Woman Charged With Welfare Fraud, Allegedly Collected Food Stamps in Missing Girl's Name

The stepmother of a missing 7-year-old, who has not been seen since 2019, is charged with welfare fraud after collecting food stamps in the missing girl's name, according to the New Hampshire attorney general's office.

Kayla Montgomery, of Manchester, New Hampshire, was charged with one count of welfare fraud for allegedly collecting $1,500 in food stamps from December 2019 to June 2021 for Harmony Montgomery, despite the fact she was no longer living with Kayla and her husband, Adam Montgomery.

According to a police affidavit, Harmony Montgomery's biological mother, Crystal Sorey, originally stated she hadn't seen her daughter in over six months. She later said she last saw her daughter via video chat on Easter 2019.

Court documents show Harmony's mother first notified police the girl was missing in November 2021.

Manchester police set up a 24-hour tip line earlier this week, offering cash rewards in order to find Harmony Montgomery. Police said they are working with the National Center for Missing and Exploited Children, as well as two other agencies to find her.

"Someone knows something, do the right thing and call in," Police officials said in a press conference earlier this week.

In an earlier interview with police, Kayla Montgomery, said she last saw Harmony in November or December of 2019 when her husband was driving Harmony to Sorey, who was living in Massachusetts. According to police records, she said she thought Harmony was with her biological mother, but continued to collect food stamps intended for Harmony.

Kayla Montgomery appeared Thursday in Hillsborough County Superior Court and filed a plea of not guilty. Bail was set at $5,000 and the judge ruled that because of her criminal record, Montgomery will have to check in daily with police if she is released.

Kayla Montgomery Mug Shot
This booking photograph provided by the N.H. Attorney General's office shows Kayla Montgomery, 31, of Manchester, New Hampshire, who was arrested on January 5, 2022, in Manchester. Montgomery, wife of a man whose daughter went missing in 2019, has been charged with welfare fraud for collecting food stamps in her name, the New Hampshire attorney general's office said Thursday Jan. 6, 2022. AP/N.H. Attorney General's office

Kayla's husband, Adam Montgomery, 31, was charged Wednesday with several counts, including failing to have Harmony in his custody. His lawyer entered not guilty pleas on his behalf. He has been jailed without bail.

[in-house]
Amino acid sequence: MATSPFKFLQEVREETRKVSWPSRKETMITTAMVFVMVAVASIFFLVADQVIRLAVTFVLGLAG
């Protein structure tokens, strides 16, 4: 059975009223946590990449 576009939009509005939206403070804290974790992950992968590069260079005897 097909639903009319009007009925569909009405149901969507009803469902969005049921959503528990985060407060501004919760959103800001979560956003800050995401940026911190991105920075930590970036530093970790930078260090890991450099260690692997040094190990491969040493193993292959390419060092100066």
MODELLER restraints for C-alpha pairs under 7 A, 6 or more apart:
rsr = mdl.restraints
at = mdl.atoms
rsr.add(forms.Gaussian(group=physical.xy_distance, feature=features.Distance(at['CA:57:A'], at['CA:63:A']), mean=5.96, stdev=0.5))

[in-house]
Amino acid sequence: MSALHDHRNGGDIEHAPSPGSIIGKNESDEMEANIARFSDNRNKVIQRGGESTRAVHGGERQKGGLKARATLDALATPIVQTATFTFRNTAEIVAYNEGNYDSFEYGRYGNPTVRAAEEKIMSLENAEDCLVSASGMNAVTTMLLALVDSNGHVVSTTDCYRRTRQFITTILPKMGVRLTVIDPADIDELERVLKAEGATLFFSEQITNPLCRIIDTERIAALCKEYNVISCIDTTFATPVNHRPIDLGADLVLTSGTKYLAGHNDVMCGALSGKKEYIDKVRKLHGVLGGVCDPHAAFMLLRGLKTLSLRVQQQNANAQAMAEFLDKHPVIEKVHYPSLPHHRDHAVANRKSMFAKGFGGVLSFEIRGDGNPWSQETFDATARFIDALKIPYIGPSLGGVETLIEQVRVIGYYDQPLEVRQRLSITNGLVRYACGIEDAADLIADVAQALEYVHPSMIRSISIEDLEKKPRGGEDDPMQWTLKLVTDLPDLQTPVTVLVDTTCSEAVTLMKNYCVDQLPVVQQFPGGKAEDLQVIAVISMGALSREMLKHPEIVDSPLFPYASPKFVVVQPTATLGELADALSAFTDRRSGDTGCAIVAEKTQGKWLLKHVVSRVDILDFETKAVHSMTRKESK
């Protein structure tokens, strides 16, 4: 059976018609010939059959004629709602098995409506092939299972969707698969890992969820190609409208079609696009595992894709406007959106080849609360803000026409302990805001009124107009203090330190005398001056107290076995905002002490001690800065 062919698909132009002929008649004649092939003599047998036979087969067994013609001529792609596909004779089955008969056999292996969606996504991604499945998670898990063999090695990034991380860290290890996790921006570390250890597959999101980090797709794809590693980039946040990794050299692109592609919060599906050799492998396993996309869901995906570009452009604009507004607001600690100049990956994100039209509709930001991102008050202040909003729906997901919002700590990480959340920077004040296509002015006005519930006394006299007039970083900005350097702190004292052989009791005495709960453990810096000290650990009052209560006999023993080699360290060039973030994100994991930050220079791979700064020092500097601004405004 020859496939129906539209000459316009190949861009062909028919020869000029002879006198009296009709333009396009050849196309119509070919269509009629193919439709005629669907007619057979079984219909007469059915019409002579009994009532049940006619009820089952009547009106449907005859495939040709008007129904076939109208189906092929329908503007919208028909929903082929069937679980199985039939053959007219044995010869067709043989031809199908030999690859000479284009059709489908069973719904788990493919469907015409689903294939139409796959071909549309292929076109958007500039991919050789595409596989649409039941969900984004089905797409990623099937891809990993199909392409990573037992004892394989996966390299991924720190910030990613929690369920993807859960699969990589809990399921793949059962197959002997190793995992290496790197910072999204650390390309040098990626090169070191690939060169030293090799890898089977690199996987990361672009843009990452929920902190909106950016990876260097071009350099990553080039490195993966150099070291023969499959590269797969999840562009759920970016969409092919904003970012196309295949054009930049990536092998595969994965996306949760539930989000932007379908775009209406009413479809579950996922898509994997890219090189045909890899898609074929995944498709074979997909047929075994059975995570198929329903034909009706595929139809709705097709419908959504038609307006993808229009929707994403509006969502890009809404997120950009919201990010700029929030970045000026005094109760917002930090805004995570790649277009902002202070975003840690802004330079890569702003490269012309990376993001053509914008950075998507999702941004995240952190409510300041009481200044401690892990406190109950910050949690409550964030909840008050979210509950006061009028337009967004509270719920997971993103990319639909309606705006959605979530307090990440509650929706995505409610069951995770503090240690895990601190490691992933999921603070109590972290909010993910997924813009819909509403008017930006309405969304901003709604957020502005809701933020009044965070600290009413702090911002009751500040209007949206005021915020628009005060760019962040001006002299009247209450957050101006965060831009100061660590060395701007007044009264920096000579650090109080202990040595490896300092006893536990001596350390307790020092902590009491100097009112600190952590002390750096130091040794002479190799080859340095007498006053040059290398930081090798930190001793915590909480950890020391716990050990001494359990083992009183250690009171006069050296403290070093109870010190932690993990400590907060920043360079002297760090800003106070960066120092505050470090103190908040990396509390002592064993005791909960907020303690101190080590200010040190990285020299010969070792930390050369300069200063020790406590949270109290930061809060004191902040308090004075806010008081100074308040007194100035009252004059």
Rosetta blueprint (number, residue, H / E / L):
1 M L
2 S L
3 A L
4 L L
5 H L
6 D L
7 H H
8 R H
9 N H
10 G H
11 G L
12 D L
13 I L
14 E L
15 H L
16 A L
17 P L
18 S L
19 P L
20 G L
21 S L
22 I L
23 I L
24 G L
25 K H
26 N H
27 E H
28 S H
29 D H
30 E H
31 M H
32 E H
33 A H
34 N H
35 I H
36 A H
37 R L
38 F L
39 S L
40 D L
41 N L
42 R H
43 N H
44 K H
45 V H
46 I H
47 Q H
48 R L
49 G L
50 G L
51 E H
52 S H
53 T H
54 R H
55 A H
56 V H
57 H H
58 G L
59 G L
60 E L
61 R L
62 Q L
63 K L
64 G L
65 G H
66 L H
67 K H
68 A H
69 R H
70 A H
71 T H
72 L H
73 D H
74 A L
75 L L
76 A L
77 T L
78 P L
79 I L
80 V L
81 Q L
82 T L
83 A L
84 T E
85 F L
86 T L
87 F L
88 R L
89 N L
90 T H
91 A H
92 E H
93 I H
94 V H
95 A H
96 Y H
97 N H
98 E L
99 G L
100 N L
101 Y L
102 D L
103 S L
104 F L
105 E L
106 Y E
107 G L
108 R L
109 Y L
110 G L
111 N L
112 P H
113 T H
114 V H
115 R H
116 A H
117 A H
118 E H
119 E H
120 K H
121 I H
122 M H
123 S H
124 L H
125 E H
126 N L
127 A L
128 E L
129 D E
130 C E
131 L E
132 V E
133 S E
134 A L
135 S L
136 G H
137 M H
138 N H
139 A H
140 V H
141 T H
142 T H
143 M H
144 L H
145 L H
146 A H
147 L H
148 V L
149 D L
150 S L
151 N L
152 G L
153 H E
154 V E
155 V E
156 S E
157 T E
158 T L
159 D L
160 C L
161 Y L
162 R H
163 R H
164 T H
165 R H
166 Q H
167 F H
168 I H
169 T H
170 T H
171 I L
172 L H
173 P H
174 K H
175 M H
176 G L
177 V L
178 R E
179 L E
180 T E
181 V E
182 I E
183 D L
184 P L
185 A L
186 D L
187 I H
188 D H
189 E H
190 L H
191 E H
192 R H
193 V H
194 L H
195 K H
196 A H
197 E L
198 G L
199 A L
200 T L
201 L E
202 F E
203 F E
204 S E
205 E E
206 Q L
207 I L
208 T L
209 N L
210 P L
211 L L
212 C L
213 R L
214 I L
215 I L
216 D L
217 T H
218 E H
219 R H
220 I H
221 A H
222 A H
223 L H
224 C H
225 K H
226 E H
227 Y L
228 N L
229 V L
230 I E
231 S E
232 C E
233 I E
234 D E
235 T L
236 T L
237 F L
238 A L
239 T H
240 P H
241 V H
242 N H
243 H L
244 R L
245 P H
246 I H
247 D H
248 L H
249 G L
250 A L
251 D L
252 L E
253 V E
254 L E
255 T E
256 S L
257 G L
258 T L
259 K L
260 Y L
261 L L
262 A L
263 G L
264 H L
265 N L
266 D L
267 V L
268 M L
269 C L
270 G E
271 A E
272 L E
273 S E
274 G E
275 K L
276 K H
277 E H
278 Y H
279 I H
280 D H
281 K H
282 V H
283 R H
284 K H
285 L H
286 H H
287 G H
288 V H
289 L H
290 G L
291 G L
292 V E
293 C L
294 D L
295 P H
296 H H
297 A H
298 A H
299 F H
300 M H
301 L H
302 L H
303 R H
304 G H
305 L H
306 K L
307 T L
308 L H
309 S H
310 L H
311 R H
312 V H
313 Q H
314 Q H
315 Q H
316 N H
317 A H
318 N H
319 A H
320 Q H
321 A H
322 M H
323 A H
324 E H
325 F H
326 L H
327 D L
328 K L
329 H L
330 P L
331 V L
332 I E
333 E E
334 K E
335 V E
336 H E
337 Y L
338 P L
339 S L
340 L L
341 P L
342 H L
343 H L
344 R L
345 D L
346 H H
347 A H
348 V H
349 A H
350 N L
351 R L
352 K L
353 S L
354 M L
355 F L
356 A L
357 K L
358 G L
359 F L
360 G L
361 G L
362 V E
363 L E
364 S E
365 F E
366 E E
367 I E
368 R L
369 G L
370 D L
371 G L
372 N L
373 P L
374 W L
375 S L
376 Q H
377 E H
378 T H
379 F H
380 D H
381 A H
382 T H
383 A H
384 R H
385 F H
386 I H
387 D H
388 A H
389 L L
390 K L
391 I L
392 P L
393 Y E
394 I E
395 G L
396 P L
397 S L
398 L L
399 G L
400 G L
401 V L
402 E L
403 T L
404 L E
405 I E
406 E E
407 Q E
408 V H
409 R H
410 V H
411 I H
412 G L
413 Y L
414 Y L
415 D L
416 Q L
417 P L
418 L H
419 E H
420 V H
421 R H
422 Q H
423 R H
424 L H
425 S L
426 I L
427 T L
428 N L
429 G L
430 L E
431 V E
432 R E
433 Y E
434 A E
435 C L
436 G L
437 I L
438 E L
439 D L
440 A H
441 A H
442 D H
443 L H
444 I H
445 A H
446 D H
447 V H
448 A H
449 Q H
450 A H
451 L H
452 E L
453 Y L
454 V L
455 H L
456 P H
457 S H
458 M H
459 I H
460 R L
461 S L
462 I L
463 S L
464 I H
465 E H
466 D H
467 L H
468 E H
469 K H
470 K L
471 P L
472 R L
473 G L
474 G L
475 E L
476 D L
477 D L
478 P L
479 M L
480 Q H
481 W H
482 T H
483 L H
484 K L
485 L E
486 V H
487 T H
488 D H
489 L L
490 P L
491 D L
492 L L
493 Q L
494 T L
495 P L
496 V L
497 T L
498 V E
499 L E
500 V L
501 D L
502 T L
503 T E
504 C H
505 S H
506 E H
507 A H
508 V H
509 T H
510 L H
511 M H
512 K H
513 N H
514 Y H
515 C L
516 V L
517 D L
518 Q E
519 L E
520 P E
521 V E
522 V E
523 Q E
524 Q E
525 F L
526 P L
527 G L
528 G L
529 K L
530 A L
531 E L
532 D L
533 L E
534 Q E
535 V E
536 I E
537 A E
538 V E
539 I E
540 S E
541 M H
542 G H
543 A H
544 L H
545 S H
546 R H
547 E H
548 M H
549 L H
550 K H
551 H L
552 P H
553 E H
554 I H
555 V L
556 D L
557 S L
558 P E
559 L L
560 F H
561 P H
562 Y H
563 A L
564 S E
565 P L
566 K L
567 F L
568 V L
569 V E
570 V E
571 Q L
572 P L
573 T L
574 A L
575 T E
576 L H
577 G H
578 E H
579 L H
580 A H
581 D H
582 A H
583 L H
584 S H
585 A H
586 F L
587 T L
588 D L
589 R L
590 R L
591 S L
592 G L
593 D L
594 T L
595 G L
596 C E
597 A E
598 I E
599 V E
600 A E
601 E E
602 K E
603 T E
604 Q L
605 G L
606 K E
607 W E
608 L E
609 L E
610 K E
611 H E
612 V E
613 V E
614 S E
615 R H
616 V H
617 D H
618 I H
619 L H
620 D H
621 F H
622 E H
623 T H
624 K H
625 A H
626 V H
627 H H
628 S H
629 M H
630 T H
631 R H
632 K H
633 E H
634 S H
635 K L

Paperwork submitted by Kayla Montgomery in January 2021 for food stamps indicated her household consisted of two married adults and four children, "three in common and all claimed as tax dependents." A case worker had added a note saying Kayla Montgomery "seemed confused about whether or not Harmony lived there because (she) goes to her mom's every other weekend," according to a police document.

That June, an account change report noted that case management for Harmony was closed, noting "client said she moved back with her mother and to remove her from her case," the document said.

Harmony's mother called Manchester police in November to say she hadn't seen her daughter in a while. She originally told officers she hadn't seen her in over six months, but then said it had been since Easter 2019, when she video chatted with the father and Harmony, according to a police affidavit.

Police said Adam Montgomery had legal custody of Harmony as of Feb. 22, 2019. He was arrested on a second-degree assault charge Tuesday, as well as charges of interfering with custody and child endangerment. Police accused him of "purposely violating a duty of care, protection or support" by failing to know where she has been since late 2019 — the last reported sighting of Harmony.

In an interview with police, Harmony's great-uncle told officers he saw her with a black eye in July 2019. He said Montgomery told him he hit her after he had seen his daughter holding her hand over her younger brother's mouth to stop him from crying, according to the police documents.

The family member said he notified the state's child protective services.

Montgomery's brother also told police he was concerned he was "super short" with the child.

The Associated Press contributed to this report.